You have not seen unbridled joy until you have watched the movie “Home Alone” with a seven-year-old boy. The 1990 holiday classic is absolutely brimming with things near and dear to young boys’ hearts including bb guns, toilet humor, large spiders, and children outsmarting adults. Listening to my son laugh uproariously at the downfall of the burglars reminded me again of how beautiful and unrestrained children are when they’re happy.
My oldest daughter and I went caroling with some of her friends in the week leading up to Christmas. It was hysterical. Ten girls plus a few assorted brothers and a troop of parents, galloping up and down the street from house to house. Well, the parents weren’t galloping so much as just trying to stay close enough to the herd to prevent any traffic mishaps as they dashed from one side of the street to the other.
The girls would stampede up to a door and ring the bell while shouting song suggestions at each other at the top of their lungs. Eventually a consensus of sorts would emerge and they’d belt out an off-key rendition of Away in a Manger or O Christmas Tree, usually losing the melody (and often the words) about halfway through. Feliz Navidad was a particularly impressive train wreck.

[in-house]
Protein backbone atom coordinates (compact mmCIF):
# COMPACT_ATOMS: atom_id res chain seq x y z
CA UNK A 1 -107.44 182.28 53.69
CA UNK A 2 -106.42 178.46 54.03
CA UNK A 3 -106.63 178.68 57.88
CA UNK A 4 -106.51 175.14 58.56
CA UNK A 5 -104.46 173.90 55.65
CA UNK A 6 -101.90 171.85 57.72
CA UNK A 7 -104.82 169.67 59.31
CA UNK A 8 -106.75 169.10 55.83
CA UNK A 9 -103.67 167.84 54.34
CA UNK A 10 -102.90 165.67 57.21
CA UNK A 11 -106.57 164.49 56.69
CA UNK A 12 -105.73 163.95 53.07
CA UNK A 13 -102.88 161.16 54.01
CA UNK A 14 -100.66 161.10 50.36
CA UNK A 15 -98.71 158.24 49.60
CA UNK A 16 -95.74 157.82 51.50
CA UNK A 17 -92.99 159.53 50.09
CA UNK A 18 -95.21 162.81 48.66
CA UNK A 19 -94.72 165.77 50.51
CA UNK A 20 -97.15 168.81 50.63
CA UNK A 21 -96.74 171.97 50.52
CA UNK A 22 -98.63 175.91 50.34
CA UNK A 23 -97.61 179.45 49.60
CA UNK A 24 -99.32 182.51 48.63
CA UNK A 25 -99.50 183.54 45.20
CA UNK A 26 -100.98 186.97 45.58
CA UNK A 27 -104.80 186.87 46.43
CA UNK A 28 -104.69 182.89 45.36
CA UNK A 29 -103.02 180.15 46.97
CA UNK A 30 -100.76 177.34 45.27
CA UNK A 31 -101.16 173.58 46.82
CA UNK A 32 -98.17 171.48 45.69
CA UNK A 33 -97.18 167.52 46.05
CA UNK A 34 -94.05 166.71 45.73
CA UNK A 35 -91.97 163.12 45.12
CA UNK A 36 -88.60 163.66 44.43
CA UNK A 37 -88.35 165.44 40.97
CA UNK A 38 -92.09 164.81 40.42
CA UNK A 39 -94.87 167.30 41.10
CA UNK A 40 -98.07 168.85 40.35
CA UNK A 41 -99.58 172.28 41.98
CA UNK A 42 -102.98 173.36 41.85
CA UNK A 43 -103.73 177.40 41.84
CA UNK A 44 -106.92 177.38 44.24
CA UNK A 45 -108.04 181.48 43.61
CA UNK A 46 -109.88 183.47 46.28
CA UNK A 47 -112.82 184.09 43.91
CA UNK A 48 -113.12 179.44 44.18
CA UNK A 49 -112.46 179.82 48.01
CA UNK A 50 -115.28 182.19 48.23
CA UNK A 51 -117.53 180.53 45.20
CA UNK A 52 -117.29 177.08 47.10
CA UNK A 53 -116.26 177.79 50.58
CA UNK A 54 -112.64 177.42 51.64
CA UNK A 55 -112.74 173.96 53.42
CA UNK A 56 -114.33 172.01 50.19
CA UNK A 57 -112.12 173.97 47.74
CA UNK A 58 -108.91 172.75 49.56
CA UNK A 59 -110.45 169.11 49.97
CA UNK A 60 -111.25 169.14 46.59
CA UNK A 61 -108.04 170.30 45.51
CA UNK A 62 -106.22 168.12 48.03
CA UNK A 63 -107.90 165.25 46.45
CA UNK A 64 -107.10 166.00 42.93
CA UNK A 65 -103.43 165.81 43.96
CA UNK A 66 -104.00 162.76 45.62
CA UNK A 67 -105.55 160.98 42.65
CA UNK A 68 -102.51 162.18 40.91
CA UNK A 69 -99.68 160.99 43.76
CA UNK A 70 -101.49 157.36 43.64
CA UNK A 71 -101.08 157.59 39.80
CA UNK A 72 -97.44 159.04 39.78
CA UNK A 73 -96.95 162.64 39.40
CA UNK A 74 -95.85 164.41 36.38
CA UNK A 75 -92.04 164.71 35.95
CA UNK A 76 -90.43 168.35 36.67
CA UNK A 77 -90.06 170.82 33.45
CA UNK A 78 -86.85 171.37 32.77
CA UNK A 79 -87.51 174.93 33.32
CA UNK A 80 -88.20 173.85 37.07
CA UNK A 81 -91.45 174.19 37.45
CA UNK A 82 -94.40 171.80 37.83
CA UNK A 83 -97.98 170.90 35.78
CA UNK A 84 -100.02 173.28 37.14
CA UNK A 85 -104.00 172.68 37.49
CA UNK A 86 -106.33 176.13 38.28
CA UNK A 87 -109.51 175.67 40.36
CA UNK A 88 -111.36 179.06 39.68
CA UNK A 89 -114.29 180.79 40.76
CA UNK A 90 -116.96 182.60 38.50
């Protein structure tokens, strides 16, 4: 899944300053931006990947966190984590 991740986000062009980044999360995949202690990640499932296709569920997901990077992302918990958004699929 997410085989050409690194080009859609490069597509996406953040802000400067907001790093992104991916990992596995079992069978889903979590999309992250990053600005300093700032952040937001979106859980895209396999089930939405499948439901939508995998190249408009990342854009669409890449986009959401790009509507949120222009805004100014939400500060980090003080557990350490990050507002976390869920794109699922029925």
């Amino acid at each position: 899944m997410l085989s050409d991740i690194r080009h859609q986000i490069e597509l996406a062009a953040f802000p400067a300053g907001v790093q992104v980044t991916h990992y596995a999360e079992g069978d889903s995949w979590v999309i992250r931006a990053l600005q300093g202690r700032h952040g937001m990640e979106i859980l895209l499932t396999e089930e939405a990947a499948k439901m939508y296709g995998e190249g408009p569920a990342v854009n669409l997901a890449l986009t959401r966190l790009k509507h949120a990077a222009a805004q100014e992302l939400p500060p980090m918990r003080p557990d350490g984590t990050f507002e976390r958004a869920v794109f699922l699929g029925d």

They didn’t mind in the least. The exhilaration of being out together in a pack – coupled with a massive sugar rush from pre-caroling cookie snacking – made them utterly giddy with happiness.
Kids don’t hold back their joy. They aren’t worried that they’re laughing too loud or singing out of tune or generally getting carried away. They emote with a completely unfettered abandon that is glorious to behold.
The flip side, of course, is that joy isn’t the only emotion that children keep close to the surface. They’re also extremely willing to share their frustration, disappointment, and exhaustion with everyone in a ten-mile radius of their tiny, over-whelmed bodies.
We ask a lot of little people during the holidays. We ask them to smile for pictures, sit still in church, and resist the urge to gift-wrap the cat. We ask them to hug relatives they don’t know, graciously accept gifts they didn’t always ask for, and moderate their cookie intake. But above all, we ask them to wait. And wait. And wait. Is it any wonder that by Christmas Day they’re on the brink of meltdown?
My family had our share of stumbles over Christmas. There were arguments over new toys and disagreements about mandatory sweet potato consumption. The transition back and forth between two parents in two houses is a little harder on a holiday when what the kids want in their hearts is to all be together in one place.
But the joy. Oh, friends, the joy. The wide eyes at the sight of the bulging stockings. The shrieks of -“they’re HERE!” – as beloved family arrive. The karaoke dance party (yep, we do Christmas right at my house). Christmas is a pretty wondrous season all on its own, but when you have the privilege of spending it with children, it’s even better.